June 5, 2010

Today is the second day of training
camp.  Last night we went out on the streets of downtown Atlanta and
ministered to three homeless people–Erick, Charlie, and Otee.  They
were precious.  Erick was from Connecticut, told us he had several
siblings and nieces and nephews.  It was hard to get more than a few
word answers from him.  His heart seemed so hopeless, broken, and sad. 
He said he went to church and knew that God loved him.  His eyes still
were so disconnected.  Charlie’s story was heartbreaking.  He told us
his mom died two years ago and that he had to give up everything he had
to give her a burial instead of a cremation.  The thought of his mother
being cremated disgusted him, to put simply.  Otee was a hoot.  He sang
for us John Mayer and revealed that he was put up for adoption as a baby
and never got to meet his mother until the age of 27.  The sight of her
brought him to tears, he said.  As someone pulled off to the left side
of the street towards oncoming traffic at an intersection, Otee screamed
“Wrong Side of the street!” so loudly that I think it alarmed the
undercover cop and there he was with his flashing lights soon enough,
chasing after the lawbreaker.  Otee saves the night.  A guy with no
home, no food, no family–but a bicycle, an ipod, and a sharp sense of
the traffic regulations.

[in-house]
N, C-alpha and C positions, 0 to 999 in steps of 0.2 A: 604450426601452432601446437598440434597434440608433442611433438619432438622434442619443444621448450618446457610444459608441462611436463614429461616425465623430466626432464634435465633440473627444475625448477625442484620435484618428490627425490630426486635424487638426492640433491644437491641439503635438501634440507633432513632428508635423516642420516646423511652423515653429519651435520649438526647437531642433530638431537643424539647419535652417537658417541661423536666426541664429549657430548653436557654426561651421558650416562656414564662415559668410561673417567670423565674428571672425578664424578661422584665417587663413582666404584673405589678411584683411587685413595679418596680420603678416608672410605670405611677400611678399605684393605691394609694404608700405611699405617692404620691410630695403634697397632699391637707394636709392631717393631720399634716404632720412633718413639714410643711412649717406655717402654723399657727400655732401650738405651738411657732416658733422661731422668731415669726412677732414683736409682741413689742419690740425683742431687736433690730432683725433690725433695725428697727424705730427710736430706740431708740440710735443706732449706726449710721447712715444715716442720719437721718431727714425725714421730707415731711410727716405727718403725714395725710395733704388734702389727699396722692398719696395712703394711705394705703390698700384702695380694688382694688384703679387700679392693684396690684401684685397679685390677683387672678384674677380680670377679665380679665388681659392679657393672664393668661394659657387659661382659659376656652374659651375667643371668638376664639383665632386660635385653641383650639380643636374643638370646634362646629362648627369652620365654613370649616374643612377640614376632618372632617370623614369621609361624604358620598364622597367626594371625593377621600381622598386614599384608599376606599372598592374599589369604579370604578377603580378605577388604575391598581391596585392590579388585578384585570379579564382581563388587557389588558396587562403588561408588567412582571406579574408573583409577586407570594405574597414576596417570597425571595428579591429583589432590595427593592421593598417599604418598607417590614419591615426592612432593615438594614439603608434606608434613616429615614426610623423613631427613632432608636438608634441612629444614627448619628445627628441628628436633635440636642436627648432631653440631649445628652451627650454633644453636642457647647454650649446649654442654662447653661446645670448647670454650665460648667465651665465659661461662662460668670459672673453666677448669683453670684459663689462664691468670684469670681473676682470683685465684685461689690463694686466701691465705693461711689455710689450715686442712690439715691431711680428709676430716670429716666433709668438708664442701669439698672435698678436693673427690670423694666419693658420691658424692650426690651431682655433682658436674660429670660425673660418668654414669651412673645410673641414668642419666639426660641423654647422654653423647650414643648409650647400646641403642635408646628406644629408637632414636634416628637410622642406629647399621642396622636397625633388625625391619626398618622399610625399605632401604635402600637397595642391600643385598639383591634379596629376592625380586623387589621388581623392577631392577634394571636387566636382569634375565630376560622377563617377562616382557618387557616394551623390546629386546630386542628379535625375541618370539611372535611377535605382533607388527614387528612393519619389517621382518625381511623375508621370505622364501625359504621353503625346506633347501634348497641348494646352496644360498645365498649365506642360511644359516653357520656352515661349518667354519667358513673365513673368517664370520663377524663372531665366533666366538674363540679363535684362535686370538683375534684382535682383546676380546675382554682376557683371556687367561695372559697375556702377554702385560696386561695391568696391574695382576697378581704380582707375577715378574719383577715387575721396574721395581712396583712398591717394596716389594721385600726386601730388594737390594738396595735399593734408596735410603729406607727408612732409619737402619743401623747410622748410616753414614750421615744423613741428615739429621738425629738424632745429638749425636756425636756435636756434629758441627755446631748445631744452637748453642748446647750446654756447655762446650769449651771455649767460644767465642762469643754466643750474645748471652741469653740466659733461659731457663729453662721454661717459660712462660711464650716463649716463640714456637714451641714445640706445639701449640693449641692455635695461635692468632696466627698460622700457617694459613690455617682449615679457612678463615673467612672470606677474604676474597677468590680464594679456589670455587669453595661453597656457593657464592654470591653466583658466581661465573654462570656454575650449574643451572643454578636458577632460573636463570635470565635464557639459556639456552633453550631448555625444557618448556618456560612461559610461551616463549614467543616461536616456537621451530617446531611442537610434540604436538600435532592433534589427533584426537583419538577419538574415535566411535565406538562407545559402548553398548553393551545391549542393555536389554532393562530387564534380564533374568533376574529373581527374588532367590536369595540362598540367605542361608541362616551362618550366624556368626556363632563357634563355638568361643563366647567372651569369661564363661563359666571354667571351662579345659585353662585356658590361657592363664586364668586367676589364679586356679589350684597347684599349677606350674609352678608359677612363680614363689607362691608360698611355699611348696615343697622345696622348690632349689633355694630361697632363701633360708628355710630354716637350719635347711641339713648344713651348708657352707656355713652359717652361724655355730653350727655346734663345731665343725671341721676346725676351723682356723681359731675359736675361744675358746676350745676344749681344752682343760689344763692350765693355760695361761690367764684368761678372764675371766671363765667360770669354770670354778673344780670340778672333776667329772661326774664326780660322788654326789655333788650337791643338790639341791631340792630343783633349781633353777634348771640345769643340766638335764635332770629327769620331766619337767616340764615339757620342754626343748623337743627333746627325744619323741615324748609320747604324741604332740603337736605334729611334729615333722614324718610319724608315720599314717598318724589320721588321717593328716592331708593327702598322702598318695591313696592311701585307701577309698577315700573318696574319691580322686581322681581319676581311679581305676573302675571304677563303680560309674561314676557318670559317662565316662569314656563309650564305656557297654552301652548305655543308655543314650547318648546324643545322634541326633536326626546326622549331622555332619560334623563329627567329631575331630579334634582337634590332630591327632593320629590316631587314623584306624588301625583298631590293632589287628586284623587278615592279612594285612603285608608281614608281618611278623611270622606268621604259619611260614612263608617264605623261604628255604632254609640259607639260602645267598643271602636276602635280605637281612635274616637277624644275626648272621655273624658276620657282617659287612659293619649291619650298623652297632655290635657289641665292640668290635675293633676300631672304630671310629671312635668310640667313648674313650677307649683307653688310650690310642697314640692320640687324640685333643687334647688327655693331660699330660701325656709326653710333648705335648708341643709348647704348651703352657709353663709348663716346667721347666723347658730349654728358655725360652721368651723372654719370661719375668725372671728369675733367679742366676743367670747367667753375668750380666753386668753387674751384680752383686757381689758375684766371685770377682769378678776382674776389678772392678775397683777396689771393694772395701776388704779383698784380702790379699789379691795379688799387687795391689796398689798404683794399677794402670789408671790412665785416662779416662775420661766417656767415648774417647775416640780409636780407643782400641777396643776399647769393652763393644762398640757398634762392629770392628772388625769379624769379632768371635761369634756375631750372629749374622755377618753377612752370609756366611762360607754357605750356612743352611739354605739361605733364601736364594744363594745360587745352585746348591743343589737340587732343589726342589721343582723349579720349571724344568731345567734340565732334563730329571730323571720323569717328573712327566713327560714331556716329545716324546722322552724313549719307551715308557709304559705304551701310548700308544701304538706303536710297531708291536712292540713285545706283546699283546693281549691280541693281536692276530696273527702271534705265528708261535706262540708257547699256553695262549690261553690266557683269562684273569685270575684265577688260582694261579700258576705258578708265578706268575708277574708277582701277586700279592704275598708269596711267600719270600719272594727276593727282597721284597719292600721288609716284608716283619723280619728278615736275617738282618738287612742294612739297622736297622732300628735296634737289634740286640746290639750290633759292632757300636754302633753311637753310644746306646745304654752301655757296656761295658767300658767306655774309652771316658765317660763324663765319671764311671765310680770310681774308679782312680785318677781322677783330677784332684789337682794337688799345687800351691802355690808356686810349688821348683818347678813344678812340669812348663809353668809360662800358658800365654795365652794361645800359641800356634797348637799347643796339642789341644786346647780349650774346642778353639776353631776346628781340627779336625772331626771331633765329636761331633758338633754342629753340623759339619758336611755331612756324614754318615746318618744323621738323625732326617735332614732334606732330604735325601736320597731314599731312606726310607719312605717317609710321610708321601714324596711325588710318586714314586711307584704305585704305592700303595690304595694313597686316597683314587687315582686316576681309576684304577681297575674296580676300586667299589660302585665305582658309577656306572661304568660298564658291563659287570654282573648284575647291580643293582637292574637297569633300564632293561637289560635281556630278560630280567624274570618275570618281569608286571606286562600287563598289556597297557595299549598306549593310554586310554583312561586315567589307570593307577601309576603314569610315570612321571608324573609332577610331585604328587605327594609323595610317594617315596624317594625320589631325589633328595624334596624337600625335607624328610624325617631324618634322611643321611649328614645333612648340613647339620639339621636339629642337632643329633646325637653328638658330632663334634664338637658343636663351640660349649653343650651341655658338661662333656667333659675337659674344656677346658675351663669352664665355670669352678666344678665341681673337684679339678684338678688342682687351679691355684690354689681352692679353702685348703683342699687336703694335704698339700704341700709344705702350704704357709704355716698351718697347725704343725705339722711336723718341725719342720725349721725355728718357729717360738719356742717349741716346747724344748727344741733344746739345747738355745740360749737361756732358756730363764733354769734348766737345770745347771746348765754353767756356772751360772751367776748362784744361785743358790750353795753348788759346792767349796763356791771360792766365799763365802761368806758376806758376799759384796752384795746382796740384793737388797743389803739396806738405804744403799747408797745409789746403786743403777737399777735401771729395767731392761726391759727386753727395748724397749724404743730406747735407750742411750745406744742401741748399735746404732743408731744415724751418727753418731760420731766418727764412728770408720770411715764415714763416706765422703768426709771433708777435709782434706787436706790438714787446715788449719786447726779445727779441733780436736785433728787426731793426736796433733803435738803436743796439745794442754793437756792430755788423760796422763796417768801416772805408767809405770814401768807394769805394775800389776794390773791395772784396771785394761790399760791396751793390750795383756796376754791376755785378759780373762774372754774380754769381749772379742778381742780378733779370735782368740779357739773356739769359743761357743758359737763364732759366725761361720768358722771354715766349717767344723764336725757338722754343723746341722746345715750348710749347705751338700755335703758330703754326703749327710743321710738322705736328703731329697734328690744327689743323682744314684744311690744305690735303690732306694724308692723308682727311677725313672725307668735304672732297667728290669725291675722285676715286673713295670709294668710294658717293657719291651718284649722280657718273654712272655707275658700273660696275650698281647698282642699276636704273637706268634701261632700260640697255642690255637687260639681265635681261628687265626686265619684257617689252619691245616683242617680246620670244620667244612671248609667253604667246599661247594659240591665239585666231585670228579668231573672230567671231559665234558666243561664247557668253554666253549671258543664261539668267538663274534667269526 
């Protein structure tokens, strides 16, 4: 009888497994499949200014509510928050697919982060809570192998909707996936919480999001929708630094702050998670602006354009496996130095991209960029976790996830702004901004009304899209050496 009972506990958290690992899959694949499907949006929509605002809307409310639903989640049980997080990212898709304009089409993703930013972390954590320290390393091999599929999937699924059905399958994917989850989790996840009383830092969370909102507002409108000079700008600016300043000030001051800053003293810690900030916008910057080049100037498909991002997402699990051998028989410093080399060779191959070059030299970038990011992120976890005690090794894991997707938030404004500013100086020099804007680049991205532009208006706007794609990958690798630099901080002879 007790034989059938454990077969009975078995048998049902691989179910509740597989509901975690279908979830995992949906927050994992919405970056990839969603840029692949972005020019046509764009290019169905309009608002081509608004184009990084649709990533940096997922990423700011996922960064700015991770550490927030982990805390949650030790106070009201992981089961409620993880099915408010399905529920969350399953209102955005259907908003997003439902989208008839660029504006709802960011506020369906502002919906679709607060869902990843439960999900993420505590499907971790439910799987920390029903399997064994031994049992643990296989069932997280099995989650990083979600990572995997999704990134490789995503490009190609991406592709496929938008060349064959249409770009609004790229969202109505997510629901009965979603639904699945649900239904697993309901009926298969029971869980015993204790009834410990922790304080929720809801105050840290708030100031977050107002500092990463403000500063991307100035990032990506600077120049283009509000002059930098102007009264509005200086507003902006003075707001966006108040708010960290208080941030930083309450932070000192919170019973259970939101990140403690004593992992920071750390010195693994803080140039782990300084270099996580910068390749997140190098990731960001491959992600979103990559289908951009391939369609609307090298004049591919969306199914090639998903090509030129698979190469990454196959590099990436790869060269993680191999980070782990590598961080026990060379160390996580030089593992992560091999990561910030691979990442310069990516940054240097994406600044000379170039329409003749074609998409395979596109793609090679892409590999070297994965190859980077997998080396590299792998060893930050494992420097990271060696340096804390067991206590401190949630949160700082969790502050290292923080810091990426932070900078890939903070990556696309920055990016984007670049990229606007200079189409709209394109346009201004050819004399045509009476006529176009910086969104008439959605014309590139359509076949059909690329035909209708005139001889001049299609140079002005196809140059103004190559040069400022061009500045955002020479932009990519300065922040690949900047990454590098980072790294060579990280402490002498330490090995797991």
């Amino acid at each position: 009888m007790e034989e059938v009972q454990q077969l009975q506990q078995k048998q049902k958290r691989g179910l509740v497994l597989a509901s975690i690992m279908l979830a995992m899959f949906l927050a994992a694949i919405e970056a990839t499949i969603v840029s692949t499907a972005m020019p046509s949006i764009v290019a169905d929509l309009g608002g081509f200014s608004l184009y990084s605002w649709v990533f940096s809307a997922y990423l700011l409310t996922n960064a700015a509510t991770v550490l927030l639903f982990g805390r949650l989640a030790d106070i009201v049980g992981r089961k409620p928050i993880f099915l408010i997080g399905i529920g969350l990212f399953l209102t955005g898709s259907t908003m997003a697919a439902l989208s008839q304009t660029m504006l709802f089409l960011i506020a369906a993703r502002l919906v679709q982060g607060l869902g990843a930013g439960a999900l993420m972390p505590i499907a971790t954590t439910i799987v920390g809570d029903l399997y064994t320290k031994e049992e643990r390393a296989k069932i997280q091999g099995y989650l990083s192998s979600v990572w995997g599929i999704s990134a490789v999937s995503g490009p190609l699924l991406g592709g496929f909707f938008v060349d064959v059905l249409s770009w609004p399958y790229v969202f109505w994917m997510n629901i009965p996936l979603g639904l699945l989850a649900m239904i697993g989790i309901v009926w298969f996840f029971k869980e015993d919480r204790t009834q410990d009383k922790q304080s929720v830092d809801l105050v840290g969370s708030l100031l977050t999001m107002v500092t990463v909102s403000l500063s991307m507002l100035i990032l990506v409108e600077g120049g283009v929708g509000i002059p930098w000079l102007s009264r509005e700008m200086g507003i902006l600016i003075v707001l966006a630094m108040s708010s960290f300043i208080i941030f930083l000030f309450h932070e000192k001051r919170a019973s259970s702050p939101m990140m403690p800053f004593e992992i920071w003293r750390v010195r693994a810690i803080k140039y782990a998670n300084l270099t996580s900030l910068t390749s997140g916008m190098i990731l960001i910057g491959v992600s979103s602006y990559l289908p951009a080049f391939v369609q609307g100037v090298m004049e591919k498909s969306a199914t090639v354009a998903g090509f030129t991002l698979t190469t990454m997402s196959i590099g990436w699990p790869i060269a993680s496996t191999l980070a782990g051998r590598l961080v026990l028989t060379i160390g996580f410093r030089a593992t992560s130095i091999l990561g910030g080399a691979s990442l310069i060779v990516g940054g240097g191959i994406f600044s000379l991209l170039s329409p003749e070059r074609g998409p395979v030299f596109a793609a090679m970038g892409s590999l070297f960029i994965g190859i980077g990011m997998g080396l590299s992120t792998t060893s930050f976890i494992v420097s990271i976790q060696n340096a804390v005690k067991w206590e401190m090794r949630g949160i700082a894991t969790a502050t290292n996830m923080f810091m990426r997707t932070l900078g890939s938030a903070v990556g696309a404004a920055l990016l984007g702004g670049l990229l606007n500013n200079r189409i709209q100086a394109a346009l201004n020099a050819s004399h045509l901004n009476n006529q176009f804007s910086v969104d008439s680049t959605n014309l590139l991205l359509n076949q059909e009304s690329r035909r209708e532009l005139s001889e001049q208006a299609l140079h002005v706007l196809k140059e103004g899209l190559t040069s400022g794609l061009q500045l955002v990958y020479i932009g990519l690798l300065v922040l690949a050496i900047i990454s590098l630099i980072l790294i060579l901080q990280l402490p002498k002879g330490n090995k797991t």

Otee had asked for money earlier but we had come to the consensus
of having nothing to give.  (Each group was given $3 to share with
whomever we came across).  In reality there was still the three dollars
sitting in my hoodie pocket. So we put it in his styrofoam cup while he
wasn’t looking.  He ran after us as we walked away and was overjoyed
with gratuity.  He told us Christ was in his heart and that he didn’t
like going to church because people were all about gossip. To him it was
just a social unit. I hope that Otee gets to see his mother again one
day.  He is 51 years old now.  If not in this life, then in the one to
After our small mission we sat with our group in a parking lot with
a few handfuls of Imogen Heap fans waiting for her arrival outside for
some snapshots and autographs.  We waited forever with the crowd but
apparently she was too busy, making out “with some scruffy dude” as I
heard one fan phrase it.  Anyway we never got to see her and we were all
dying from hunger since the last time we ate was around 6 and it was
about 12:30 at night by this time–plus all we got to eat were
pb&j’s and for some reason mine was only jelly.  I don’t care
though, I’m not here to be comfortable or spoiled.  Oh yes, I forgot to
mention that in the beginning when we were transporting our luggage from
the airport to the Safe House (name of the homeless shelter), it poured
down buckets of rain the whole 8 blocks and we got soaked like crazy. 
Not to mention some of my clothing inside my suitcase got wet.  What’s
the deal, we’re not even in Nicaragua yet! Ha! 
 So I learned that all people really want is to be heard, for us to
listen to their story, their voices, their lives.  They want an open
ear and for someone to just hear them and really care.  The 3 we spoke
to all seem to understand that God takes care of them.  We prayed with
each one of them–that they would grow in Christ, share his word, and
that God would take care of them and keep them happy and healthy. 
Charlie was the only one that got upset and walked away because the
topic of death was brought up and he just didn’t want to think about
it.  He didn’t want to worry about dying, only think about living.  He
is 55 years old.  I was surprised to see each Charlie, Otee, and Erick
so willing to talk to four random strangers about something so
personal.  It was awesome.

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